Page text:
The New Jersey state legislature voted recently to repeal the death penalty and the state's governor is expected to sign the measure into law by next month. The move comes amid growing controversy over the use of lethal injection to execute criminals and after the Supreme Court of the United States agreed to hear arguments on the constitutionality of the procedure.
Lethal injection is the most common means of executing prisoners in the U.S. Currently, 37 states use it to put criminals to death. And New Jersey's vote makes the state the 13th in the nation to appoint a commission to determine whether the death penalty is being applied in accordance with due process.
The Heritage Foundation's Senior Legal Research Fellow, Brian Walsh, says many states have suspended executions after the U.S. Supreme Court agreed to hear appeals questioning the constitutionality of lethal injection. One of the most recent, he says, is a Kentucky case that argues that lethal injection violates the Eighth Amendment to the U.S. Constitution.
"There have been a number of cases including the Kentucky case where the Supreme Court has agreed to review whether the drugs that are being used for lethal injections are being administered in a proper way and not in a way that actually violates the Eighth Amendment's prohibition against 'cruel and unusual punishment' or against [the violation of] due process," says Walsh. "There are a number of different claims that have been made. So right now, that case is being reviewed by the Supreme Court. And until that decision comes down, many states have determined that they are not going to use lethal injection."
Most analysts expect the Supreme Court to issue a ruling within the next few months. Fordham University's Deborah Denno, one of the country's leading experts on lethal injection, says the high court is looking at three issues.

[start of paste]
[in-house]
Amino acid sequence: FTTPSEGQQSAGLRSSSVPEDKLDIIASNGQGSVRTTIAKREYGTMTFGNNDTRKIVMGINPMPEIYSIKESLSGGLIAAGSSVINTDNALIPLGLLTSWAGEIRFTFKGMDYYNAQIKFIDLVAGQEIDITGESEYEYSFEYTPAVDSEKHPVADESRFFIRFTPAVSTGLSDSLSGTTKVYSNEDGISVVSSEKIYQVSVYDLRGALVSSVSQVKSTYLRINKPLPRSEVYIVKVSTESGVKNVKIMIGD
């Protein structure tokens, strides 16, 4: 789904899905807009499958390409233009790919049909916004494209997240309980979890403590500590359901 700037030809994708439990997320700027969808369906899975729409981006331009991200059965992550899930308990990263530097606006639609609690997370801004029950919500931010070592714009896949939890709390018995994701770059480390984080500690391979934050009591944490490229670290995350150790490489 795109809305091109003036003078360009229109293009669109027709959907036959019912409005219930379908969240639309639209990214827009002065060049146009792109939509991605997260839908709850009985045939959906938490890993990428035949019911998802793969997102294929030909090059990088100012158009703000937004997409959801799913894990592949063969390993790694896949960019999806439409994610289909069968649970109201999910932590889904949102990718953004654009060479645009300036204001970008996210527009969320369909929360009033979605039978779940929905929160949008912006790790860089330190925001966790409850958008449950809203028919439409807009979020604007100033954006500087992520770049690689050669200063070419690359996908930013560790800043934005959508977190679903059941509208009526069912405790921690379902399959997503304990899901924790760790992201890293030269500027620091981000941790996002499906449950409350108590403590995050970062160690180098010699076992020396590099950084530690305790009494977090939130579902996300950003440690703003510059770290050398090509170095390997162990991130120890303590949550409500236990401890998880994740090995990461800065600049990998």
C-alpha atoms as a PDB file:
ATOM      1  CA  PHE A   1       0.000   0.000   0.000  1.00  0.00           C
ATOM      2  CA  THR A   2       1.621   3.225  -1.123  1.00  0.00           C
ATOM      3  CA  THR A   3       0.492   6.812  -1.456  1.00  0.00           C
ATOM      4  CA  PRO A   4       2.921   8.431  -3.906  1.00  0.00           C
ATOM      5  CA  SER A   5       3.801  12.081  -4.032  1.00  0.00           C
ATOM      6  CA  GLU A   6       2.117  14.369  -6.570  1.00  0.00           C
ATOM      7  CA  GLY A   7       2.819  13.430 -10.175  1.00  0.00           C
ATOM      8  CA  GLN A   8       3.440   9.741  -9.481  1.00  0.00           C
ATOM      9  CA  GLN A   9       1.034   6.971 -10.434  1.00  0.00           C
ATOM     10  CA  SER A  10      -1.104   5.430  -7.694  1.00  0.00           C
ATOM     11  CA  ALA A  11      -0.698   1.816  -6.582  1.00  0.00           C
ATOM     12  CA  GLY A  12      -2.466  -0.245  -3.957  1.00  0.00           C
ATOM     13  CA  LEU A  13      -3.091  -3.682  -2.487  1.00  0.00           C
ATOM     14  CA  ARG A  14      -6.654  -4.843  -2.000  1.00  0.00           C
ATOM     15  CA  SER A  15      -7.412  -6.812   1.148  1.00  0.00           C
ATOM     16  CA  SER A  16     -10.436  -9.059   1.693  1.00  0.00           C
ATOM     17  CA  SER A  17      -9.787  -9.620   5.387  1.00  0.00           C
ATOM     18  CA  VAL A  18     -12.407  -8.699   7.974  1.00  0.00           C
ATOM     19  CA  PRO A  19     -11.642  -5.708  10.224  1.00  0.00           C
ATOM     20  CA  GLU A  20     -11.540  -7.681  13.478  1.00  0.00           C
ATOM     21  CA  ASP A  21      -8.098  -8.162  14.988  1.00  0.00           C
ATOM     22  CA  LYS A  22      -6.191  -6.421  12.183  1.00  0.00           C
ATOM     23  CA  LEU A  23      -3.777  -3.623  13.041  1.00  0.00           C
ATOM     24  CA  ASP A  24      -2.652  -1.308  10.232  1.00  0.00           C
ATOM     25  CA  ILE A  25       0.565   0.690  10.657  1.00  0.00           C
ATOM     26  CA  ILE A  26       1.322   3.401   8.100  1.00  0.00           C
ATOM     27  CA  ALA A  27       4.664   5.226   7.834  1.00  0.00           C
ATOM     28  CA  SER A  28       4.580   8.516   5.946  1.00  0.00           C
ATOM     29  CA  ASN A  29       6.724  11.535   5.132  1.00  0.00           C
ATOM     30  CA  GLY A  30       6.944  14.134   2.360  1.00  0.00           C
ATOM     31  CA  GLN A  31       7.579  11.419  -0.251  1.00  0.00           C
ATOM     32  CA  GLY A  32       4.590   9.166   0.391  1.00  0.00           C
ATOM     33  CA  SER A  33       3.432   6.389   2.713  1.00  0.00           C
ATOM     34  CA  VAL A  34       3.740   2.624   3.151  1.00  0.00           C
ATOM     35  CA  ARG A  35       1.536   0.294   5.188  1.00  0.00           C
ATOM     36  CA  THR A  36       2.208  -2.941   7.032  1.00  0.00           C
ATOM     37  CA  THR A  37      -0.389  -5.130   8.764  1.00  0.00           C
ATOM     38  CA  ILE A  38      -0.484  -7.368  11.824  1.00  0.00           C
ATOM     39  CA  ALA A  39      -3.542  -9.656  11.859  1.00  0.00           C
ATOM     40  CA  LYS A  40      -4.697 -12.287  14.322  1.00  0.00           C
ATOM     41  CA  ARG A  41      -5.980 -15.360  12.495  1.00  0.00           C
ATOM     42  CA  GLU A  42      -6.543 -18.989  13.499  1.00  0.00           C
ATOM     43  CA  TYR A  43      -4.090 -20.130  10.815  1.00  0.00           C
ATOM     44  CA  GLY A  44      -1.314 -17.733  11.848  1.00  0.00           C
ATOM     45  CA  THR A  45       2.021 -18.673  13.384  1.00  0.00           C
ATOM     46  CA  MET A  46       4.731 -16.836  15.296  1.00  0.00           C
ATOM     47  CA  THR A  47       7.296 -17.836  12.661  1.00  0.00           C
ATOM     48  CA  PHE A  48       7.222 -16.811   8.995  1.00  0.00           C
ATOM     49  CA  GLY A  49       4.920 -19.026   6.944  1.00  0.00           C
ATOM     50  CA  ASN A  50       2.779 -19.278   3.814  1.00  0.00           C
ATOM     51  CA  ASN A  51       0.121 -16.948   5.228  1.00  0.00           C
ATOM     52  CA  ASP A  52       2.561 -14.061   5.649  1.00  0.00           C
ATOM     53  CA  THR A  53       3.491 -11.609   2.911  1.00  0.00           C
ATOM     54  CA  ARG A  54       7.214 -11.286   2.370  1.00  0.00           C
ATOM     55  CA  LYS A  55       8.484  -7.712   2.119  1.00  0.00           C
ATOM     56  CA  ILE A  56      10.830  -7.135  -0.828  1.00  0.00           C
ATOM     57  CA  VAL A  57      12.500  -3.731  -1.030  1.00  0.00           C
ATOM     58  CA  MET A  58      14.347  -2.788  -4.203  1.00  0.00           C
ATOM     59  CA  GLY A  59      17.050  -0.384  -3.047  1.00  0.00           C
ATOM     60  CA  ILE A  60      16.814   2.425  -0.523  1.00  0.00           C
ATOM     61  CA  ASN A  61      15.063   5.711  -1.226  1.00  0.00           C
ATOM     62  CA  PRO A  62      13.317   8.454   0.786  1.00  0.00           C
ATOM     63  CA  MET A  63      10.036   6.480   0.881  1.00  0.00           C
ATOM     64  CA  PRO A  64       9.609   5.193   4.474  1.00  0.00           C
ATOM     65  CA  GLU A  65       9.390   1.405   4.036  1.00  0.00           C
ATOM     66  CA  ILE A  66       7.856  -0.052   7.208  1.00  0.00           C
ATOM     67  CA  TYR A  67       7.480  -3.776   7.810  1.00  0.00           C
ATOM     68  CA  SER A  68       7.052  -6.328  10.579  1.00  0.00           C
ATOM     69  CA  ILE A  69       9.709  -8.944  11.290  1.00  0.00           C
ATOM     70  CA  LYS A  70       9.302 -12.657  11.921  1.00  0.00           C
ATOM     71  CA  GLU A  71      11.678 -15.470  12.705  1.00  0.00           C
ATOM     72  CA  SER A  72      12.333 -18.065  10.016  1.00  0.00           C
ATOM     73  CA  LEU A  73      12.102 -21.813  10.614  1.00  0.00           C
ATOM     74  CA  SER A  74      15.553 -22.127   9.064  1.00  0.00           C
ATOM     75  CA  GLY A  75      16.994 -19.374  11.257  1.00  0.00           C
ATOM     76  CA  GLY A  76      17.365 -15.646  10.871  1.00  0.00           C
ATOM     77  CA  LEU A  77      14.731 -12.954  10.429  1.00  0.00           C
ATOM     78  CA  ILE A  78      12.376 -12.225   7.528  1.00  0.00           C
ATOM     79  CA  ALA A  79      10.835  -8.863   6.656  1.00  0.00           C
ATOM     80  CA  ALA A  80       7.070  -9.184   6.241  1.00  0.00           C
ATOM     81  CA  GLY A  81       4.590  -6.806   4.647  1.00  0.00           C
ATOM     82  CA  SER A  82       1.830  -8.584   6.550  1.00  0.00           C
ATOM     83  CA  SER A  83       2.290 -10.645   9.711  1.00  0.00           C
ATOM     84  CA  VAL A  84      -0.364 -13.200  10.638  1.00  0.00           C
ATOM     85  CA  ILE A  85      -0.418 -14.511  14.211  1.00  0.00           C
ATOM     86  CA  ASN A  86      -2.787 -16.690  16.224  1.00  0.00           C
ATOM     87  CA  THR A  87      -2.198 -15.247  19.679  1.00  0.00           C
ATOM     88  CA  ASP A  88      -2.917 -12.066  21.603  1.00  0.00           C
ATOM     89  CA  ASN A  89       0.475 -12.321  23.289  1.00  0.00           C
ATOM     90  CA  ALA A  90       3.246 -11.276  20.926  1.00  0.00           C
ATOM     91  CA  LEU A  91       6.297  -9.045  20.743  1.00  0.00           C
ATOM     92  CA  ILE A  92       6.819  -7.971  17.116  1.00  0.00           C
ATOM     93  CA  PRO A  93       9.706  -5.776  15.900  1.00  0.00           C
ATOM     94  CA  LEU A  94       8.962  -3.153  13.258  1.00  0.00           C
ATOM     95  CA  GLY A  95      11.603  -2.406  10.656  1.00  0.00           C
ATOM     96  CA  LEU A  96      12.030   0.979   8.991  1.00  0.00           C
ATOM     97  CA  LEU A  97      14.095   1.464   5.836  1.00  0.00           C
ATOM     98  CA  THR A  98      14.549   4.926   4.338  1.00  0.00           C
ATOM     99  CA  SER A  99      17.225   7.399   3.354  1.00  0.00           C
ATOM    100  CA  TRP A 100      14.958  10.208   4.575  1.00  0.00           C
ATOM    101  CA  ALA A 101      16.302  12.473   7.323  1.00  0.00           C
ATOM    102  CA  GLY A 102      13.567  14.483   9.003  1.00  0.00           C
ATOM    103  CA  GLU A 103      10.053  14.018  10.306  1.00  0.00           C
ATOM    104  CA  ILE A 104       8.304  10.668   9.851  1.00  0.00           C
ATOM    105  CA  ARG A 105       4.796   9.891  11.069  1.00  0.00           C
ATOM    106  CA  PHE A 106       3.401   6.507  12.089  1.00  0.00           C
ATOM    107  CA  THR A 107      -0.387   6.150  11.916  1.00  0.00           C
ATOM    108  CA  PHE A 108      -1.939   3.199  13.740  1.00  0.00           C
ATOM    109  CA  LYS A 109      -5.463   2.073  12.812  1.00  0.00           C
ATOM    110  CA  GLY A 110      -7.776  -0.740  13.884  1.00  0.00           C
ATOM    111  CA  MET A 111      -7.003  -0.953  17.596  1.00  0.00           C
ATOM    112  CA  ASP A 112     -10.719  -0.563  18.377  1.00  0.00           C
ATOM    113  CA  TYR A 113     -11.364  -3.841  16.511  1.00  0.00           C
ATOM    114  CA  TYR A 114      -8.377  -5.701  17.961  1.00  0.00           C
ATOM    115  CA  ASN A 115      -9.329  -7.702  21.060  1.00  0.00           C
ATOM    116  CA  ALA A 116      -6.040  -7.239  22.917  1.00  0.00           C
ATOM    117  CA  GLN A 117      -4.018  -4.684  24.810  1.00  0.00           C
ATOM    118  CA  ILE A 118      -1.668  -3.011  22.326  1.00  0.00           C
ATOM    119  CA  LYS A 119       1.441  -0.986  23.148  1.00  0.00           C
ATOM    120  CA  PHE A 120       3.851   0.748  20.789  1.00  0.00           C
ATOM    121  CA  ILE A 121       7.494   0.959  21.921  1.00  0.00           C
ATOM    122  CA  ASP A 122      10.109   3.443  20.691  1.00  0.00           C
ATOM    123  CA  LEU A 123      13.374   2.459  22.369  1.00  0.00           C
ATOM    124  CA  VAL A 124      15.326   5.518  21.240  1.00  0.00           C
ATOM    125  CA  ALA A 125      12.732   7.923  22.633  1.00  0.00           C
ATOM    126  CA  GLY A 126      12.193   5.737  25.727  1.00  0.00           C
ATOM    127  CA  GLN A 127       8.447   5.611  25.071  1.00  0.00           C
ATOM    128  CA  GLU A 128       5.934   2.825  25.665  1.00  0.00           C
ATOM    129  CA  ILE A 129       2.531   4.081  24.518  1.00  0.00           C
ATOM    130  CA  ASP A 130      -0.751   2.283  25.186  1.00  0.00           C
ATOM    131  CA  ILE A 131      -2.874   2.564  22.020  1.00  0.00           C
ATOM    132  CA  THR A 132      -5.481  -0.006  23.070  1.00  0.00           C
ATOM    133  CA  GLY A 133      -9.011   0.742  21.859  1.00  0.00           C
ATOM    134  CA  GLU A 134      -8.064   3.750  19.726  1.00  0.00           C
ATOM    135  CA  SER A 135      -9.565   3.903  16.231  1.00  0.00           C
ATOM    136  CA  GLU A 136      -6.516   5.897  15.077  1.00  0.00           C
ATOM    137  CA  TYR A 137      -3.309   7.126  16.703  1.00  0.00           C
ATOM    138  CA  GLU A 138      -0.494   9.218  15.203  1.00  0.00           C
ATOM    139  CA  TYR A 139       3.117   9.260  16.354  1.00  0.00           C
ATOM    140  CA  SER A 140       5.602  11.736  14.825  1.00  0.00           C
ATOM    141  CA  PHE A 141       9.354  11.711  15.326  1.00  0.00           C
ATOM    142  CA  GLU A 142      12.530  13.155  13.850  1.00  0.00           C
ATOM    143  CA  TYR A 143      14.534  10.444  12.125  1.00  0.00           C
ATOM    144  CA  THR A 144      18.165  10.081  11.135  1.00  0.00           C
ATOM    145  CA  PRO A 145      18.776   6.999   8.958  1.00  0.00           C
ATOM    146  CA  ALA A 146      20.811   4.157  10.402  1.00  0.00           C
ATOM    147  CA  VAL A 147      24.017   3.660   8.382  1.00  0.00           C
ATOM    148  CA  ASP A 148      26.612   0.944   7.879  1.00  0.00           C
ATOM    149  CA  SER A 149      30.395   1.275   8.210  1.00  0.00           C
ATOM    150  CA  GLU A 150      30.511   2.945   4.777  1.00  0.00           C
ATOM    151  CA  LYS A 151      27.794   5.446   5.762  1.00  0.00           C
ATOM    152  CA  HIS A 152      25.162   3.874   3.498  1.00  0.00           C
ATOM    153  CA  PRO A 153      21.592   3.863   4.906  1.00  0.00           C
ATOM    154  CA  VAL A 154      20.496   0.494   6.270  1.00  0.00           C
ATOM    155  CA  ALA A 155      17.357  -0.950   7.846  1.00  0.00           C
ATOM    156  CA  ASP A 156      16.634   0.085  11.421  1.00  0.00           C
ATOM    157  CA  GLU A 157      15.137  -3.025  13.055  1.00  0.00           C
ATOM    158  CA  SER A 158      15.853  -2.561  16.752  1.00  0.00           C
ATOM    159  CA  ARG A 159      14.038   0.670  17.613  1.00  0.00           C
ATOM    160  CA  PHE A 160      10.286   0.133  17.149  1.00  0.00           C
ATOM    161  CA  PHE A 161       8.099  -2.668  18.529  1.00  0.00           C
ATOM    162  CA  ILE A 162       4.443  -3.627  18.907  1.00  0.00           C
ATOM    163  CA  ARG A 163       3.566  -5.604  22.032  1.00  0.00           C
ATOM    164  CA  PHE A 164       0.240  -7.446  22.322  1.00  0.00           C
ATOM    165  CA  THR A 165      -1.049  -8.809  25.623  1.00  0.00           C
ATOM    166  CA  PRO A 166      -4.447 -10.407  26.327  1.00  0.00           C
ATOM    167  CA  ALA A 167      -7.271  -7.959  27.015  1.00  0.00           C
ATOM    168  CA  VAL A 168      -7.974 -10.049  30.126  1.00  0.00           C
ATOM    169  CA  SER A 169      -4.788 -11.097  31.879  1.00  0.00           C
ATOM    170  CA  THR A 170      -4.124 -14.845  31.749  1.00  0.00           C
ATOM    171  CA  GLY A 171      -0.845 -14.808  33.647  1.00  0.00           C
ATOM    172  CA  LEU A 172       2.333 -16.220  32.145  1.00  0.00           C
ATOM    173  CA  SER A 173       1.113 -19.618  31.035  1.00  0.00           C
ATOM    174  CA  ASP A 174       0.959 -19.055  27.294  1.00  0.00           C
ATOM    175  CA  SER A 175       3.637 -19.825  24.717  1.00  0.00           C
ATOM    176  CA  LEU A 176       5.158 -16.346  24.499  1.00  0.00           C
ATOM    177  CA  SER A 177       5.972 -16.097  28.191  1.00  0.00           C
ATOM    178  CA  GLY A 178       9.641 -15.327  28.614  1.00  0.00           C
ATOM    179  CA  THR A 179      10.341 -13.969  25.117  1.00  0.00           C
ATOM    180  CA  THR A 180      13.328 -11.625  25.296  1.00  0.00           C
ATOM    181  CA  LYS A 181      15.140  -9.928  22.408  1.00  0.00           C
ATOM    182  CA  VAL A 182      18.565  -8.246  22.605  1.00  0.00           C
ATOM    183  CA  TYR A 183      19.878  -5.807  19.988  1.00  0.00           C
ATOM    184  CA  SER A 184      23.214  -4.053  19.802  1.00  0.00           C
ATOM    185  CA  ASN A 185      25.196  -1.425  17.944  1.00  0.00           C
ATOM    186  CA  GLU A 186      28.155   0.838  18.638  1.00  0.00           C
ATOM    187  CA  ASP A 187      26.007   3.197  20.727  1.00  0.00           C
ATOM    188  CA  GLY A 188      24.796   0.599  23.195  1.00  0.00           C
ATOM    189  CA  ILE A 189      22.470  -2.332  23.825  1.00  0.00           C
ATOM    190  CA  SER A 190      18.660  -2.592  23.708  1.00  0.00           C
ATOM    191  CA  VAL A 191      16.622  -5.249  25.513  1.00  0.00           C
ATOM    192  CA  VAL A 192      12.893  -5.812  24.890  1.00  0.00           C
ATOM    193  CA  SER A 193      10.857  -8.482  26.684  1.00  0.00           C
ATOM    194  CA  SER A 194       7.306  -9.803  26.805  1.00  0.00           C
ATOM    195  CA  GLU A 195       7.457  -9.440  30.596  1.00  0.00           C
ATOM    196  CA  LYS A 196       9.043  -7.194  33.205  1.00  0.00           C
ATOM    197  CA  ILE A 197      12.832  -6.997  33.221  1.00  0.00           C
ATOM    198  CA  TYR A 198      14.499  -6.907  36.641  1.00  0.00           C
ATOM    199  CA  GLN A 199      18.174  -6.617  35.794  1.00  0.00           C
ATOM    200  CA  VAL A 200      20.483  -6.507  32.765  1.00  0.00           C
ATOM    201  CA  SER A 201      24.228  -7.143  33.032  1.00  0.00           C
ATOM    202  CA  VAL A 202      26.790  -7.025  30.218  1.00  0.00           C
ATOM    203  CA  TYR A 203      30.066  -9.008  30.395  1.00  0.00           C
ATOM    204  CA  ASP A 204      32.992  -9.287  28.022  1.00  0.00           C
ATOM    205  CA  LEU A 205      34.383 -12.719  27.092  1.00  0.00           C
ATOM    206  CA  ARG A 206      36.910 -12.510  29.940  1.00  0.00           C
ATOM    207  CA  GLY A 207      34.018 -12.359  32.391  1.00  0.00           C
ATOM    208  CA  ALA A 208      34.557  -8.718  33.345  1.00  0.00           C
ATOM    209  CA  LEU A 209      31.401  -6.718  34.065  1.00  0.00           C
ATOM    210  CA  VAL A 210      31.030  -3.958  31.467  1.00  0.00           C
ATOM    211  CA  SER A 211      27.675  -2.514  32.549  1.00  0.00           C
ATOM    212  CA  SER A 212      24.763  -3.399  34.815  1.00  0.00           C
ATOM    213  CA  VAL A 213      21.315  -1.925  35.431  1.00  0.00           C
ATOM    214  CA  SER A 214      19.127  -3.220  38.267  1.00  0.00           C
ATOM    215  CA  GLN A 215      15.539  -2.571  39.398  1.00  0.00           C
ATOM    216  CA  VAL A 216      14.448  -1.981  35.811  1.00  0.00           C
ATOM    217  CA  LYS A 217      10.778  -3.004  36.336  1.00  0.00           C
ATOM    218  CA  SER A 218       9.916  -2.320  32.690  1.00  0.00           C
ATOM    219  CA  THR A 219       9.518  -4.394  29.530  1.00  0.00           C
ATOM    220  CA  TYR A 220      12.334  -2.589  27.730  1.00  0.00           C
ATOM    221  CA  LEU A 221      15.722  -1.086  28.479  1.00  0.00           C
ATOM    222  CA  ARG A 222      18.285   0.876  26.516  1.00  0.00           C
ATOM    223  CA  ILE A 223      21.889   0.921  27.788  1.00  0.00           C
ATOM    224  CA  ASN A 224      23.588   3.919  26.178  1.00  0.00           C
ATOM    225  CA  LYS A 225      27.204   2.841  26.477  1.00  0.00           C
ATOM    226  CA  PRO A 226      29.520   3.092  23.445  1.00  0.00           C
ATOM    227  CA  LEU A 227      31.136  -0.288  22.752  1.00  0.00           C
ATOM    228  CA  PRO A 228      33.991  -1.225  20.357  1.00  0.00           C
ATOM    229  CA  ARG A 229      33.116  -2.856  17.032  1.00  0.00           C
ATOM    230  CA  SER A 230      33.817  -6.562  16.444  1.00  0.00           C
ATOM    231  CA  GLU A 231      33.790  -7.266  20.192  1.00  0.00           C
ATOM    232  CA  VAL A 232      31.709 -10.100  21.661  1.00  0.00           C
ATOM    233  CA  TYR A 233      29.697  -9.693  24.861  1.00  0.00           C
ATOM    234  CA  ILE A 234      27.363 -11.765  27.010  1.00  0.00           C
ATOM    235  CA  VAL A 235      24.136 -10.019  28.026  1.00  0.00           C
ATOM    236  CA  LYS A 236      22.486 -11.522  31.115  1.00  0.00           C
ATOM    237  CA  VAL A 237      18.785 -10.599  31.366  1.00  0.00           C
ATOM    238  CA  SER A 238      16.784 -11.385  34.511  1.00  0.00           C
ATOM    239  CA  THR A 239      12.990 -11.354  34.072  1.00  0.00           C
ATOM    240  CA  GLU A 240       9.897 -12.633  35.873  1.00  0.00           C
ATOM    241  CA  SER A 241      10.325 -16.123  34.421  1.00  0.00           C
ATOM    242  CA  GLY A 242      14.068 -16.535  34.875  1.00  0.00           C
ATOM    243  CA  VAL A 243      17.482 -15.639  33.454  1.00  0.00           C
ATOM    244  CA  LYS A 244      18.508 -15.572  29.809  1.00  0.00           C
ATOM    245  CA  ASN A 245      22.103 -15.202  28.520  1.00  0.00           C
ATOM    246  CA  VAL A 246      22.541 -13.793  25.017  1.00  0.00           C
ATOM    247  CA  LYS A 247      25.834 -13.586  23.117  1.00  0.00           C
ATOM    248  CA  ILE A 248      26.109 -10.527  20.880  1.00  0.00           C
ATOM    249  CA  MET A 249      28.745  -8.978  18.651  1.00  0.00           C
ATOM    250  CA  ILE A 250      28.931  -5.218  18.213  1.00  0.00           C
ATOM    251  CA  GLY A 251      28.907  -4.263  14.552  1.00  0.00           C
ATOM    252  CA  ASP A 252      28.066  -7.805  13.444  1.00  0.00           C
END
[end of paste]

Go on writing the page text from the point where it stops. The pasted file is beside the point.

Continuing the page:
"The court, number one, has been asked to look at the three drug combination of lethal injection. This was a combination that was recommended in 1976 and it's not something that would be used in modern day technology if someone were to recommend drugs to execute someone," Denno says. "The second problem is the executioners. Most of them don't have any kind of training. A disproportionate number have had no training. They are prison volunteers. The third issue is these executions are taking place in environments that really aren't suitable. In a number of states, at least, we found that the inmates were in a room by themselves and the executioners were in an anteroom, putting the drugs through tubes that were sometimes leaky."
Denno says many experts consider the lethal injection's chemical composition and the way that it is administered problematic. "The first drug is called sodium thiopental and it's injected to make the inmate unconscious. The first drug wears off quickly. It wears off and the inmate is being injected with the second or third drugs," says Denno. "The second drug is a paralytic agent called pancuronium bromide and it can cause suffocation and it's tormenting. The third drug, potassium chloride, induces cardiac arrest. It is incredibly painful. So the inmates are paralyzed but conscious and aware as they're being injected with the second and third drugs but wouldn't be able to cry out because they are paralyzed."
"Cruel and Unusual Punishment"?